Note: Where available, the PDF/Word icon below is provided to view the complete and fully formatted document
 Download Current HansardDownload Current Hansard    View Or Save XMLView/Save XML

Previous Fragment    Next Fragment
Thursday, 27 May 2010
Page: 4509

Mr SECKER (12:21 PM) —I am always pleased to follow the member for Melbourne Ports, who I think gives us a very good knowledge of foreign affairs, which I think many parliamentarians would do well to take note of. It was a shame that at the end of his speech on Appropriation Bill (No. 1) 2010-2011 and the cognate bills he brought out a scare campaign that all the half-finished buildings would be stopped if the coalition got into government. That is a complete fallacy—as anyone knows, whether a Labor government or a Liberal government comes in, those sorts of contracts are already signed and they would continue. That is just one of those fallacies that unfortunately marred the rest of the speech and the contribution from the member for Melbourne Ports. Whilst he said that foreign aid and development can often be cut in areas when governments are looking for cuts because of the prevailing economic circumstances, he should acknowledge that the government have cut the foreign aid budget by a billion dollars. They have changed some reporting on how they recognise the GNI, but the fact is the government have cut foreign aid funding this year in the budget.

This was Labor’s third budget and it was just as disappointing, if not more so, than the previous two. We all know that Labor inherited a budget surplus from the Howard government. In fact, the Labor government came into government with the best terms of any incoming government in our history since Federation. Unfortunately, they then embarked on a superspendathon that exhausted not only the surplus—and we left them $45 billion, which they have exhausted—but also plummeted Australia into deficit. There is not much in this budget for rural people and certainly not much for people in the electorate of Barker. One of the crying shames of the government is their continuous cut to research and development in agricultural industries in Australia. We will pay the price for that further down the track.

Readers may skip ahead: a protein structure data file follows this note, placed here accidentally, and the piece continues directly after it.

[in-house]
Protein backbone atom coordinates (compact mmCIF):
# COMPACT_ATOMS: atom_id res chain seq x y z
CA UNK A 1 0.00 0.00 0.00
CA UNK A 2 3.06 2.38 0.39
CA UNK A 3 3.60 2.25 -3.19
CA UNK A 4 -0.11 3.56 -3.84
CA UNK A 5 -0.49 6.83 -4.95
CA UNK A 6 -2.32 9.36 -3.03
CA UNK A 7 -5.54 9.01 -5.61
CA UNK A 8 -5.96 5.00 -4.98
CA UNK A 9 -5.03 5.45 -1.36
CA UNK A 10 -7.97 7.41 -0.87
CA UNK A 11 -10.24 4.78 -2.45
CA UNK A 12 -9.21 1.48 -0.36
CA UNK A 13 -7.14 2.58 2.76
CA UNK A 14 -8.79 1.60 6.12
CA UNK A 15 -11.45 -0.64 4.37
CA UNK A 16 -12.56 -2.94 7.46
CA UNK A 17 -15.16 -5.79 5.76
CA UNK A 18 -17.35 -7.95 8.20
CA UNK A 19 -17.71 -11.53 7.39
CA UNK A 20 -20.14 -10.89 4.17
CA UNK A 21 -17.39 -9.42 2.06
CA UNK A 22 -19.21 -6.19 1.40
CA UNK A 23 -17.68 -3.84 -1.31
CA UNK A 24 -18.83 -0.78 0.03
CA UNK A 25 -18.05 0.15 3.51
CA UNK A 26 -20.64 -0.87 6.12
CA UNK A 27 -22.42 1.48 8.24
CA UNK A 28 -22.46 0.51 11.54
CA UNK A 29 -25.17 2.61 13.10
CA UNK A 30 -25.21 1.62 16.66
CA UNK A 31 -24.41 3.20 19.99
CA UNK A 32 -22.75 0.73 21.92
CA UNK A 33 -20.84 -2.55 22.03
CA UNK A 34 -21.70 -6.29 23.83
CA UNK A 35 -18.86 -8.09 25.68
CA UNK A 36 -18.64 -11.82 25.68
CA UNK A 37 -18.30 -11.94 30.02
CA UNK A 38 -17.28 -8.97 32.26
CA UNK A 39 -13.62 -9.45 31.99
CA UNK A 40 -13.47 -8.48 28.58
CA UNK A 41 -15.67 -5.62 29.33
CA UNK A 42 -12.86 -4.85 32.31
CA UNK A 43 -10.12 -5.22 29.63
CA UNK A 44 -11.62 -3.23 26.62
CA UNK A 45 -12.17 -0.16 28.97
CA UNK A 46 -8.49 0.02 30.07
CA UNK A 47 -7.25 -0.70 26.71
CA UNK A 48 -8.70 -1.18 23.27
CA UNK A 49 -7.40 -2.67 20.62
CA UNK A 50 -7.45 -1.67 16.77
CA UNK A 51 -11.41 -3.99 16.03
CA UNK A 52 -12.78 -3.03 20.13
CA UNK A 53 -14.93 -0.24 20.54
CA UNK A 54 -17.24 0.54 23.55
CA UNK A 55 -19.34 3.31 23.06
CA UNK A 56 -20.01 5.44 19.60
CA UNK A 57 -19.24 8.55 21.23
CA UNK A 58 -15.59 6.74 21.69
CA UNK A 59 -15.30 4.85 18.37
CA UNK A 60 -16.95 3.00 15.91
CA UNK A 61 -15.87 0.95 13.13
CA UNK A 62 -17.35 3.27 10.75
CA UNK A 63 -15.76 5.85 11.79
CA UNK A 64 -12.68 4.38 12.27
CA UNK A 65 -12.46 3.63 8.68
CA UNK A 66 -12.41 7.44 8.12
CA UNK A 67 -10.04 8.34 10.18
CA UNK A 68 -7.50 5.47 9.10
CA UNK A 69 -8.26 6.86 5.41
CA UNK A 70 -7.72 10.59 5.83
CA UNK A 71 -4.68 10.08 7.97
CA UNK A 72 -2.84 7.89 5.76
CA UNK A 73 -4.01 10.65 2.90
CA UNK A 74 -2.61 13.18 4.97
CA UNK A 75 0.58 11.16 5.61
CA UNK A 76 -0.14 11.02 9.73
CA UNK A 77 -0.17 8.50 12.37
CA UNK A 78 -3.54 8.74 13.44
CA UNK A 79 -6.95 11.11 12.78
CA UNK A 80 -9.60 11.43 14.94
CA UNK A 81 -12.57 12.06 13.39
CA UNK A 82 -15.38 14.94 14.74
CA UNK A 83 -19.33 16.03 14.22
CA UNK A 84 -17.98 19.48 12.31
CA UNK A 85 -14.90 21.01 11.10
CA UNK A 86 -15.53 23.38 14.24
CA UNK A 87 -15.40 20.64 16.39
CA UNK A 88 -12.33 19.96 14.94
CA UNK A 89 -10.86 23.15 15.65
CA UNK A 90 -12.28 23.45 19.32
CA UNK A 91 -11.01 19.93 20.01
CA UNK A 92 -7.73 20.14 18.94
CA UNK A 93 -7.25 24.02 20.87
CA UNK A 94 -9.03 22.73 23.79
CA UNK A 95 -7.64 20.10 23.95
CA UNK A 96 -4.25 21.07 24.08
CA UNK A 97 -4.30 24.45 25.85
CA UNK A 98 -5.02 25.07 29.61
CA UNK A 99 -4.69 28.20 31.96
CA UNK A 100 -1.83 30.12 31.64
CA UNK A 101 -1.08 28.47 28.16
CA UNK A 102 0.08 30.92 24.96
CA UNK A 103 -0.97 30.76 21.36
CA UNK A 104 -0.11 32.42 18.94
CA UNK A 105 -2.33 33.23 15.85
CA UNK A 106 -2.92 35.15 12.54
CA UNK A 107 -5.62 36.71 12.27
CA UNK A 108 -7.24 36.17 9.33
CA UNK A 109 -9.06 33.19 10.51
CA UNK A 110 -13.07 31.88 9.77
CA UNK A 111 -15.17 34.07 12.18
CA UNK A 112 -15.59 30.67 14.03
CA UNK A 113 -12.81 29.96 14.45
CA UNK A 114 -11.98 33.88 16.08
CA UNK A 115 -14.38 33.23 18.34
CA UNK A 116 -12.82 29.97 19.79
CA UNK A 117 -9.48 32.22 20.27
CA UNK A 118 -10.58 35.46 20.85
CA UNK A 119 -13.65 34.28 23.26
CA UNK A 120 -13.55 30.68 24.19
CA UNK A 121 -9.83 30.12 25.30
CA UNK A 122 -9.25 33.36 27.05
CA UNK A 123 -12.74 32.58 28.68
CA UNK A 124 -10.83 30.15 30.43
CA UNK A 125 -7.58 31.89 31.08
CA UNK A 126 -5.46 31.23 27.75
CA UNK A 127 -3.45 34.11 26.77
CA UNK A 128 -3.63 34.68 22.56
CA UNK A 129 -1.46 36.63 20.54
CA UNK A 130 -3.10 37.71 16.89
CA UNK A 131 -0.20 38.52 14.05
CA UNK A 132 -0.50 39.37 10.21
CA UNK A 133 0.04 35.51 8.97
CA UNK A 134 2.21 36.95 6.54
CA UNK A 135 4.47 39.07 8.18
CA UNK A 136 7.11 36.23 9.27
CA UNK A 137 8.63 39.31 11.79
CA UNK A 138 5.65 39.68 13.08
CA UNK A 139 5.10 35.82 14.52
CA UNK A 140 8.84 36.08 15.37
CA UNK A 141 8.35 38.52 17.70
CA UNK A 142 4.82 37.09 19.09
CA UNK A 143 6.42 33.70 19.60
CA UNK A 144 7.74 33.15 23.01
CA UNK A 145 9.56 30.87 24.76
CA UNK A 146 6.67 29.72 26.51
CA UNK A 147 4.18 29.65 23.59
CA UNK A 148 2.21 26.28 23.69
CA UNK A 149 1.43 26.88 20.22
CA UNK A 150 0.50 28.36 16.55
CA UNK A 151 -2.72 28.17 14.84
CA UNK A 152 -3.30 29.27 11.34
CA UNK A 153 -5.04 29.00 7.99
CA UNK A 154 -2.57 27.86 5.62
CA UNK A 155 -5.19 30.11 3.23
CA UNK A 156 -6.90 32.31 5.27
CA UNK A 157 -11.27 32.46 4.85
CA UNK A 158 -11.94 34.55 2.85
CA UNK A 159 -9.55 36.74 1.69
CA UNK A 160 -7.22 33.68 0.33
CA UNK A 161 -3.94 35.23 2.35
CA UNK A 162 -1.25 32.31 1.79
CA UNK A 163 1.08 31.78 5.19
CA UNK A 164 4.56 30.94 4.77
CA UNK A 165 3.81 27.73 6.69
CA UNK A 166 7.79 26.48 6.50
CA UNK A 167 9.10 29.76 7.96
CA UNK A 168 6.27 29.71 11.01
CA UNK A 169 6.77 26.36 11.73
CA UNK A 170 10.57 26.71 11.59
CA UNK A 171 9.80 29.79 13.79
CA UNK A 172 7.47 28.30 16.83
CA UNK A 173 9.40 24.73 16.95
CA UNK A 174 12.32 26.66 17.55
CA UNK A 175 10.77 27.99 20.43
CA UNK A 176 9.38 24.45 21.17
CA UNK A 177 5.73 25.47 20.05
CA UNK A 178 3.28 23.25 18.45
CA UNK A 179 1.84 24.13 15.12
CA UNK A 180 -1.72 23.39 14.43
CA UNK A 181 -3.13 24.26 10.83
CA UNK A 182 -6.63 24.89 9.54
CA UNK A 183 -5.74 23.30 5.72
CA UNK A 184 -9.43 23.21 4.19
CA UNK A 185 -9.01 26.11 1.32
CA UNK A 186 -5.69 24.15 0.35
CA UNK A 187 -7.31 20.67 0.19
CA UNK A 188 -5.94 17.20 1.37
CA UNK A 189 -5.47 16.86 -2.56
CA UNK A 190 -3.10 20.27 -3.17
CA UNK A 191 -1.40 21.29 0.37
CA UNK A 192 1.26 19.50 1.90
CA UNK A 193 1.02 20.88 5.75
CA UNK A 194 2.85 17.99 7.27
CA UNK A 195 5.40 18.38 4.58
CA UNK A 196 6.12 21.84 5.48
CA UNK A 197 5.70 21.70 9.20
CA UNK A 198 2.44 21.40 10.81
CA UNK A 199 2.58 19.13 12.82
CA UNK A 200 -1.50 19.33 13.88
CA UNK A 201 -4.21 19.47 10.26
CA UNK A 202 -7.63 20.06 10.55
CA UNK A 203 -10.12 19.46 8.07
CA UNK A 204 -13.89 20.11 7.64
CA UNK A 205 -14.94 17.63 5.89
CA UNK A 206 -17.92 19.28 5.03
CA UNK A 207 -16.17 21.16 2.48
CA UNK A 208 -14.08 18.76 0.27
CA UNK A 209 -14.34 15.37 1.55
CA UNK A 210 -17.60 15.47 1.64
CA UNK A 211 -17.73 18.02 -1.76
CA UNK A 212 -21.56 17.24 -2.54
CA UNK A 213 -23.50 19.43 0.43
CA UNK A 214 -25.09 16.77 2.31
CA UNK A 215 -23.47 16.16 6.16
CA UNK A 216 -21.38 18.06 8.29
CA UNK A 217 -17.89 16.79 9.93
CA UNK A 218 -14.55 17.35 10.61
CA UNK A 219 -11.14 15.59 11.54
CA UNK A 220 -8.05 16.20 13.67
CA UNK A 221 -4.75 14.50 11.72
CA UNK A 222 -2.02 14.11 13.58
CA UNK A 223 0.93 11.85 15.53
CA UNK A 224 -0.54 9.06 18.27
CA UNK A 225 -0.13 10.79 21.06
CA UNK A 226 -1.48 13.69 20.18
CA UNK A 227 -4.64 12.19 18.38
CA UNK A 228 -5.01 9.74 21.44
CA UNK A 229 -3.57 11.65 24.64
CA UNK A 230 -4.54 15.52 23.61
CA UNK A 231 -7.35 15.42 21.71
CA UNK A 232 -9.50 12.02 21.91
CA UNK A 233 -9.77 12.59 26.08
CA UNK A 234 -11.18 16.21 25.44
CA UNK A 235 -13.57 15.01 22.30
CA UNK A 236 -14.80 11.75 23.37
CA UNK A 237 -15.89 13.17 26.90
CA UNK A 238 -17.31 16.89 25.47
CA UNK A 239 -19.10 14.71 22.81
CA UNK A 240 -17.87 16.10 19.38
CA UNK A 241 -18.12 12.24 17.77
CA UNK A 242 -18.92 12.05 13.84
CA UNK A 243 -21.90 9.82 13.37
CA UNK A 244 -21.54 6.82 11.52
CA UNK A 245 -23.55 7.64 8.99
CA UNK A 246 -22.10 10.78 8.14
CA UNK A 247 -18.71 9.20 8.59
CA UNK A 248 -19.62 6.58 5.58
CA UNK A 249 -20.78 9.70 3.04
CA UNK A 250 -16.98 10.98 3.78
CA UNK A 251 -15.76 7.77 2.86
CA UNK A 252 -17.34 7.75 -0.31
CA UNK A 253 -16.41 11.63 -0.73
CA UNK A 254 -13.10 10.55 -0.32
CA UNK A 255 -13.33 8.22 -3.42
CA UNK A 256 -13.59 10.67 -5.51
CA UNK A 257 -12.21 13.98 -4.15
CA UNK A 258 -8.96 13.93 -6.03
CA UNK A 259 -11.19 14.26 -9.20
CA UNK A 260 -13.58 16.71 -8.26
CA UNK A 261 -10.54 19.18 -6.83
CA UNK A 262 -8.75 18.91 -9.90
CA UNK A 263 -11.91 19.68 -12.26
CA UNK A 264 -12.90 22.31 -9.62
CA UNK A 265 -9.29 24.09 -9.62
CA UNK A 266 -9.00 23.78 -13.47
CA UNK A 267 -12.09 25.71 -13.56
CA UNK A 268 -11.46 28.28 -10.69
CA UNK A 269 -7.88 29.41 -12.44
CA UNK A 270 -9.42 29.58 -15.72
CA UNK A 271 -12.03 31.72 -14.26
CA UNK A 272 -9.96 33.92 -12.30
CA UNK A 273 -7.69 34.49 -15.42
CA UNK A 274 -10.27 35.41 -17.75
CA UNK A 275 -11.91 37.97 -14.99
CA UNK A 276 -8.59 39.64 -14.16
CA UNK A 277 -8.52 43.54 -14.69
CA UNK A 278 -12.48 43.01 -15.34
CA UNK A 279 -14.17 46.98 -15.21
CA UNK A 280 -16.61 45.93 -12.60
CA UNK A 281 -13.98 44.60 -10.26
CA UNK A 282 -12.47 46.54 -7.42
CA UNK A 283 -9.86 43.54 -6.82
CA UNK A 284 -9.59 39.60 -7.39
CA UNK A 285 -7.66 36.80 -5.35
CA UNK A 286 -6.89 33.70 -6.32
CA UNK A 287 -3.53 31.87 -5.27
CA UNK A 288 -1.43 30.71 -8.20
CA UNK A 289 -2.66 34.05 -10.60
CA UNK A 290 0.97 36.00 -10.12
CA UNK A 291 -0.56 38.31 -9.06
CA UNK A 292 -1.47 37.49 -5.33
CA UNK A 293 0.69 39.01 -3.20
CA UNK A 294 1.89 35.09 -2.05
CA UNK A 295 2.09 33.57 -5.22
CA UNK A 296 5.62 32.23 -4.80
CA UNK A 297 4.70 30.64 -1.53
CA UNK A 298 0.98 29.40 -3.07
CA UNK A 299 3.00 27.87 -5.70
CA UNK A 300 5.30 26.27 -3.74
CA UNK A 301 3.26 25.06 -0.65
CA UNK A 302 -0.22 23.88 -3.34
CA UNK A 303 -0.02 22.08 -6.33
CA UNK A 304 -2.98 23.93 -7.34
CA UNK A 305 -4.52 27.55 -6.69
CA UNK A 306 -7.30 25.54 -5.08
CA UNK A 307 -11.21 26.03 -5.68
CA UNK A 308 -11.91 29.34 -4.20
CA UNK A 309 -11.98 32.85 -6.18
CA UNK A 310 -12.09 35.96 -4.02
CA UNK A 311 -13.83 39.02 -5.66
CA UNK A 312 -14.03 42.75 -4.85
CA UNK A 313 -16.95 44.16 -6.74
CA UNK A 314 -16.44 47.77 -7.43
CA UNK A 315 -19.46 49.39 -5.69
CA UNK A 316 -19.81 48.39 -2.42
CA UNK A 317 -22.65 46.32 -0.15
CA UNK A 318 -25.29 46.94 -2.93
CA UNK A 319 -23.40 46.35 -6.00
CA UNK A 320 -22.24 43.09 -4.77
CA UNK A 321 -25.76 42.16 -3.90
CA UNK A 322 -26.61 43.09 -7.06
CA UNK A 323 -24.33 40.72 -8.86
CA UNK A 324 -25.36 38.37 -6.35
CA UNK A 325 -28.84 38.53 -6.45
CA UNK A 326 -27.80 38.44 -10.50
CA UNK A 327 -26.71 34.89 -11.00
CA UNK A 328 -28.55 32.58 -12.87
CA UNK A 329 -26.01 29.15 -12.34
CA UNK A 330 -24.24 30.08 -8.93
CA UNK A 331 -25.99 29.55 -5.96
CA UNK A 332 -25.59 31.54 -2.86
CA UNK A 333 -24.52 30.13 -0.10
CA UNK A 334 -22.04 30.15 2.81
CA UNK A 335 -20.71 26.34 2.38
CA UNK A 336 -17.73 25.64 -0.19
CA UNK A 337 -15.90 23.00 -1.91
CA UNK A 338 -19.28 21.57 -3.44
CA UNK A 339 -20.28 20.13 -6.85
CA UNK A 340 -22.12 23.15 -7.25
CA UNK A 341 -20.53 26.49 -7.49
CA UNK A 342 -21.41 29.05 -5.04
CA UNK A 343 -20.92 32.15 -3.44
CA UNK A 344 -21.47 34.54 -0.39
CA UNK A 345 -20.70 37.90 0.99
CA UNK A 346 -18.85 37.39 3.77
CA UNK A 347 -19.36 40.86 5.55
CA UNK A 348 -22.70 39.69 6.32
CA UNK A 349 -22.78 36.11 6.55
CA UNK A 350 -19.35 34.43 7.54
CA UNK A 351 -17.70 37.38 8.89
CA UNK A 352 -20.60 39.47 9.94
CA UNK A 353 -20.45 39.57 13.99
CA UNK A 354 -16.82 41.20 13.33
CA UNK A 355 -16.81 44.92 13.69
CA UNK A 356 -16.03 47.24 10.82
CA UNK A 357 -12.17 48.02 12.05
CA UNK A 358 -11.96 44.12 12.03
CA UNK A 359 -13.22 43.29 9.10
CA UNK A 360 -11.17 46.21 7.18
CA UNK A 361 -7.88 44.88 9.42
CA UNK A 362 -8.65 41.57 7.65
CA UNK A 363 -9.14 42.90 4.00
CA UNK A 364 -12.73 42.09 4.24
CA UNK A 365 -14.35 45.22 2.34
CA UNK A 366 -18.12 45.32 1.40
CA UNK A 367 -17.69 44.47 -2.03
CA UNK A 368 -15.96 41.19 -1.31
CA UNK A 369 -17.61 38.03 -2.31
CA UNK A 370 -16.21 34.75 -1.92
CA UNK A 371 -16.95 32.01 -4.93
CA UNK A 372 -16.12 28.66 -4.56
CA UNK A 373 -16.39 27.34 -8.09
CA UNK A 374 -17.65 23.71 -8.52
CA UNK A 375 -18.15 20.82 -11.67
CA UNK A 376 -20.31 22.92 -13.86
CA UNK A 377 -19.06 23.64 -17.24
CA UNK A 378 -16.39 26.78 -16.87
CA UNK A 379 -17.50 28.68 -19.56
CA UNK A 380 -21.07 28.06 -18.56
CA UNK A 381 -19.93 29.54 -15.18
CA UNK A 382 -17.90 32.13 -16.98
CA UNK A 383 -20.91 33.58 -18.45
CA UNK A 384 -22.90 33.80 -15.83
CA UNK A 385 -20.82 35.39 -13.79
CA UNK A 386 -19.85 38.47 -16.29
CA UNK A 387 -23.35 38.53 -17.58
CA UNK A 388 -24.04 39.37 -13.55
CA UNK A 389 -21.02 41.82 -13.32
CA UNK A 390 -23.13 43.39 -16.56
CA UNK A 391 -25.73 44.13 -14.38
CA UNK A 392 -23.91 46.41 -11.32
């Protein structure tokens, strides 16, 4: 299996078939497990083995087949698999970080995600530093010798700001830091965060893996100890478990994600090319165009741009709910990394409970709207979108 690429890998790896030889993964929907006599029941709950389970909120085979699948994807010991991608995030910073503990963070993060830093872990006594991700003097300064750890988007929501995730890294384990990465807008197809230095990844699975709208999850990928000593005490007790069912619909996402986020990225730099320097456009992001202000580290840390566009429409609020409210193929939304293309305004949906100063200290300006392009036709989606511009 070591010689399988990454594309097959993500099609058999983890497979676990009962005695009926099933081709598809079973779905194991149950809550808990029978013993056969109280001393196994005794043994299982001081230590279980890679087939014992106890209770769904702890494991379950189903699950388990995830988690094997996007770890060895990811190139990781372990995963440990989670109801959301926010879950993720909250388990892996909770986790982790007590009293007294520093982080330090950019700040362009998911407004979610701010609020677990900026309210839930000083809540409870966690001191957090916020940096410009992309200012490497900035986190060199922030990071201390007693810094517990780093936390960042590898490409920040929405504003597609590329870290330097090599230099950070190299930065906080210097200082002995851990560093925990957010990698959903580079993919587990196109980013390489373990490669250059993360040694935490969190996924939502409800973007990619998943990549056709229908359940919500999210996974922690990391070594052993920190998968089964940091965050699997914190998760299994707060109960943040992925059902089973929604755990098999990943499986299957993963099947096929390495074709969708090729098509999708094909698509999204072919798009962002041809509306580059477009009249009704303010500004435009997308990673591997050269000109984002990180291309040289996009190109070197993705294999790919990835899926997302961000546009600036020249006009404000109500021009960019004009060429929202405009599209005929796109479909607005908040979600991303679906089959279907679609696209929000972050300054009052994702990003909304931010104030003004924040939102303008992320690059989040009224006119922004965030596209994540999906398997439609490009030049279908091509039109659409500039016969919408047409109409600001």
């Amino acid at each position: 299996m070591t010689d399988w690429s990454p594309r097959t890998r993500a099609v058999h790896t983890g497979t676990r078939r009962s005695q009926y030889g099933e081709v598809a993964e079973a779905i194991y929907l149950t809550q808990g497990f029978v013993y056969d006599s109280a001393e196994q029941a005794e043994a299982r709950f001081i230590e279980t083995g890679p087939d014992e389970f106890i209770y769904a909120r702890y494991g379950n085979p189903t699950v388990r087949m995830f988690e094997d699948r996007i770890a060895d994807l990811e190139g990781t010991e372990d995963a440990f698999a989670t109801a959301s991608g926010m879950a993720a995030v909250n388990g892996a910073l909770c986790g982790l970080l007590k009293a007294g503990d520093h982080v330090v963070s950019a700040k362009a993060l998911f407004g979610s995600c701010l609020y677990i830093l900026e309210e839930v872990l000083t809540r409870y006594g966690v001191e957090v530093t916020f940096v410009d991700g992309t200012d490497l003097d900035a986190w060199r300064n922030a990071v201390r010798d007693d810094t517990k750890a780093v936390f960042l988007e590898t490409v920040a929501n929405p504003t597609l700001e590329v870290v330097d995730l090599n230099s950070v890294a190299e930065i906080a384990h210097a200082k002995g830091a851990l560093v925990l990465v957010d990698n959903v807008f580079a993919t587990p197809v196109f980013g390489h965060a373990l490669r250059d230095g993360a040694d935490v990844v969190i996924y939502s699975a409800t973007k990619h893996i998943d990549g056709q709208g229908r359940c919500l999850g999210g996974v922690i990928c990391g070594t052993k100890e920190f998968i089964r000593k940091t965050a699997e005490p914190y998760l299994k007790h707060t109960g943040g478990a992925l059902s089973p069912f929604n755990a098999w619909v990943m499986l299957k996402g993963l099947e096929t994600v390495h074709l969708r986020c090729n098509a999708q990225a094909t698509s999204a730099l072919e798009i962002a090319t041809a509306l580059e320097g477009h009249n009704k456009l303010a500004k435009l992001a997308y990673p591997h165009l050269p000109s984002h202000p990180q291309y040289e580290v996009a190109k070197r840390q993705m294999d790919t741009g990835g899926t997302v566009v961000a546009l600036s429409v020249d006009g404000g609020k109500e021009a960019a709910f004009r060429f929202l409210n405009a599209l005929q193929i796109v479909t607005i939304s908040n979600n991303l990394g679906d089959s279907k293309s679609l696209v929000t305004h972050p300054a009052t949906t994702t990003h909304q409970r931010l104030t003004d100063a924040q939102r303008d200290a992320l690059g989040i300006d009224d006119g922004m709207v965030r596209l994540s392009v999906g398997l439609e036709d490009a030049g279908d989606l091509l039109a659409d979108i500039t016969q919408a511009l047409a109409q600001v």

There is no doubt that Labor have been out there spruiking that it was them who carried Australia through a bad economic climate. They are quick to claim that they orchestrated the measures that made Australia survive and be so much better off than many other countries. Never mind that the Howard government built up a surplus or that the resource sector helped carry us through. The government are trying to put a nail in the coffin of the resources industry with their great big superprofits tax on mining. The Rudd government are quick to claim the successes but quick to deny the failures.

This budget is built on hopes and dreams. It is built on a great big new tax. The Labor government are robbing the resource industry to pay off their debts. Isn’t it interesting that the $9 billion a year in extra income that they are hoping to get from the mining super profits tax is equivalent to the interest bill we will be paying each year to pay off our debt. With the debt they have run up, they need to tax someone. So they have said: ‘The resource industry is an easy target. We’ll bring in a great big new super profits tax and that’ll pay off our debt.’ The budget is built on hopes and dreams, and it is built on a prayer that the inflation rates will stay at 2½ per cent and we will have four per cent growth. The budget is a house of cards. They think we are going to have 2½ per cent inflation and four per cent growth and somehow have the best terms of trade that we have had for 60 years.